Friday, May 22, 2020


I recently finished reading Other Voices, Other Rooms - the Truman Capote novel noted pictured above. This was Truman Capote's first novel. Prior to this book, Capote had written for a number of literary magazines which made him a notable figure in those circles. This novel brought him to the attention of a national audience. The book was well received, widely acclaimed, and launched his career as one of the best-known writers of the twentieth century.
Capote was born in New Orleans but his parents were from Alabama and he spent much of his childhood with relatives in Monroeville. Other Voices, Other Rooms draws on many of his experiences there.
The book was an interesting read but a little strange at places. And the ending lost me at first, then I went back and re-read the last two chapters and figured it out. One or two of the people in the book seem not to have existed except to those living at Skully's Landing. When asked about it, Capote said he thought so, too. Which is an interesting response from the person who wrote the book. And that's what reading it was like for me, also.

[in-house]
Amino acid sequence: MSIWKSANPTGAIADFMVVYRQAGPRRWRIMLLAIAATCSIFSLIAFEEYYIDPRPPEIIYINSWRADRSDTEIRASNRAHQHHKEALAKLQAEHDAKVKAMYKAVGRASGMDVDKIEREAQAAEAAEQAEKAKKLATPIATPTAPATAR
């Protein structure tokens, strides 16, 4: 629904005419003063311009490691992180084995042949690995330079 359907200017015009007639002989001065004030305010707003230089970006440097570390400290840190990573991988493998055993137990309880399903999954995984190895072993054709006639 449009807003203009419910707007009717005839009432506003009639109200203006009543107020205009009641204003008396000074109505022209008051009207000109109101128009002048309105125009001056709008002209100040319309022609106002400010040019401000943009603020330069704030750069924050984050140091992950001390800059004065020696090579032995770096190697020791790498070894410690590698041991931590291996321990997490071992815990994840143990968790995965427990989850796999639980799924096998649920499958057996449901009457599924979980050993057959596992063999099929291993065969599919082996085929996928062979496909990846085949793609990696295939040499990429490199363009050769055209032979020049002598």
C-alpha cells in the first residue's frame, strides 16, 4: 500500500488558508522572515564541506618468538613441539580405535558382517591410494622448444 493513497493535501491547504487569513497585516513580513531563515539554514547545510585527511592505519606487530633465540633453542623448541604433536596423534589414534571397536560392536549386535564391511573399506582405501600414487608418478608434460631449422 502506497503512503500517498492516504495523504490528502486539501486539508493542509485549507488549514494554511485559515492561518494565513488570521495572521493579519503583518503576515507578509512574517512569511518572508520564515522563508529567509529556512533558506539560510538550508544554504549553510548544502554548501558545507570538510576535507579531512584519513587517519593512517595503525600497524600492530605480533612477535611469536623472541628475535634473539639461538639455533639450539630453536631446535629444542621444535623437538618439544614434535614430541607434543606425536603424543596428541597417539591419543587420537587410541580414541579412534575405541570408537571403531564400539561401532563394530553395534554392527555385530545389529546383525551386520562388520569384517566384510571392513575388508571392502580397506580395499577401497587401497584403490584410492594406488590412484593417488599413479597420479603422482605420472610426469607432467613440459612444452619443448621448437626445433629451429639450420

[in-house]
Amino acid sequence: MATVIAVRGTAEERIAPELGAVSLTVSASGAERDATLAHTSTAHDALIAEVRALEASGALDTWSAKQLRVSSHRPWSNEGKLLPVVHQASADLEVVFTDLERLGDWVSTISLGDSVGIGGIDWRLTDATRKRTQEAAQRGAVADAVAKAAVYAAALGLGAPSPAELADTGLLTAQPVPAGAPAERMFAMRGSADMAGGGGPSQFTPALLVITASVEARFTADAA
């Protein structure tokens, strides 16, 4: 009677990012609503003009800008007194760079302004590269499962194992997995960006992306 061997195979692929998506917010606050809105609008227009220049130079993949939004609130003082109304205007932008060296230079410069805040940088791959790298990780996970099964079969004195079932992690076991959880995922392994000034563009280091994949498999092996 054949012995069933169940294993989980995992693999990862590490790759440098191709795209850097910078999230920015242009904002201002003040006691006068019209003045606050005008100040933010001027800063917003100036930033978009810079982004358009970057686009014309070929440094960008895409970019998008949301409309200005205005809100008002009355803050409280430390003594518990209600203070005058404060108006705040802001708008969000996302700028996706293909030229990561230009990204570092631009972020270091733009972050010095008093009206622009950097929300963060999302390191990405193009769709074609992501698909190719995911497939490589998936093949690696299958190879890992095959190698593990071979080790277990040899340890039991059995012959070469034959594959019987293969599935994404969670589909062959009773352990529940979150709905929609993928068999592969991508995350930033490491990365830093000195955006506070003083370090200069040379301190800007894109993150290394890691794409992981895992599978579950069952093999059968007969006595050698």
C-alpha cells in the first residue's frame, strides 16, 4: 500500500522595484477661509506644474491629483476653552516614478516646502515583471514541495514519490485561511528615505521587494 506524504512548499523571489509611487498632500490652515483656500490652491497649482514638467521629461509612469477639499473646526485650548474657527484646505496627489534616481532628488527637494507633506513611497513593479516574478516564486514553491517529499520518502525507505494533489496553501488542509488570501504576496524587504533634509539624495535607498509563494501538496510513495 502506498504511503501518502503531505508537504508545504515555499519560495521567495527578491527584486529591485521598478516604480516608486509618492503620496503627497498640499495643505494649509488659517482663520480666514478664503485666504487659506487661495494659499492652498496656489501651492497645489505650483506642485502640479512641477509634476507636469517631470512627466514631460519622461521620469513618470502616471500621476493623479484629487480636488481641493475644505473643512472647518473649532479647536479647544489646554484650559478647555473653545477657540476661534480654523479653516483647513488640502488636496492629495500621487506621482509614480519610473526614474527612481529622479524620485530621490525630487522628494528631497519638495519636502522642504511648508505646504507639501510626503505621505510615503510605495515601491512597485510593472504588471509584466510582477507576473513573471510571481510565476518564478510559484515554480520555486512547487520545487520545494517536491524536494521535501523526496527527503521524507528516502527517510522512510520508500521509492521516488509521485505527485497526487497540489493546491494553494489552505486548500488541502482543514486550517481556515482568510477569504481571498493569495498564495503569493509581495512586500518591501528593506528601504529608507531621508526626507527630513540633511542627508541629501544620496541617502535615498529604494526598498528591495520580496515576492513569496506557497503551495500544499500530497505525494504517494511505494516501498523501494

Wednesday, May 06, 2020


Awakened this morning a little before five - couldn't get back to sleep - so, I went downstairs, made coffee, and finished reading The Moviegoer - a novel by Walker Percy.

The Moviegoer is usually described as a philosophical novel - sometimes as a stream of consciousness novel - I prefer the phrase “contemplative fiction.” It’s about the quest for purpose and meaning and the angst that goes with that search. Sort of a Southern fiction version of Waiting For Godot (Beckett). Compelling, quirky, and very engaging.

The book is set along the Gulf Coast and ranges from the Garden District of New Orleans to Ship Island near Biloxi. If you're from the region, ever been to the region, ever passed through the region, you'll recognize all of the places and references.

Released in 1961, it was the surprise winner of the National Book Award and established Walker Percy as one of the great Southern writers.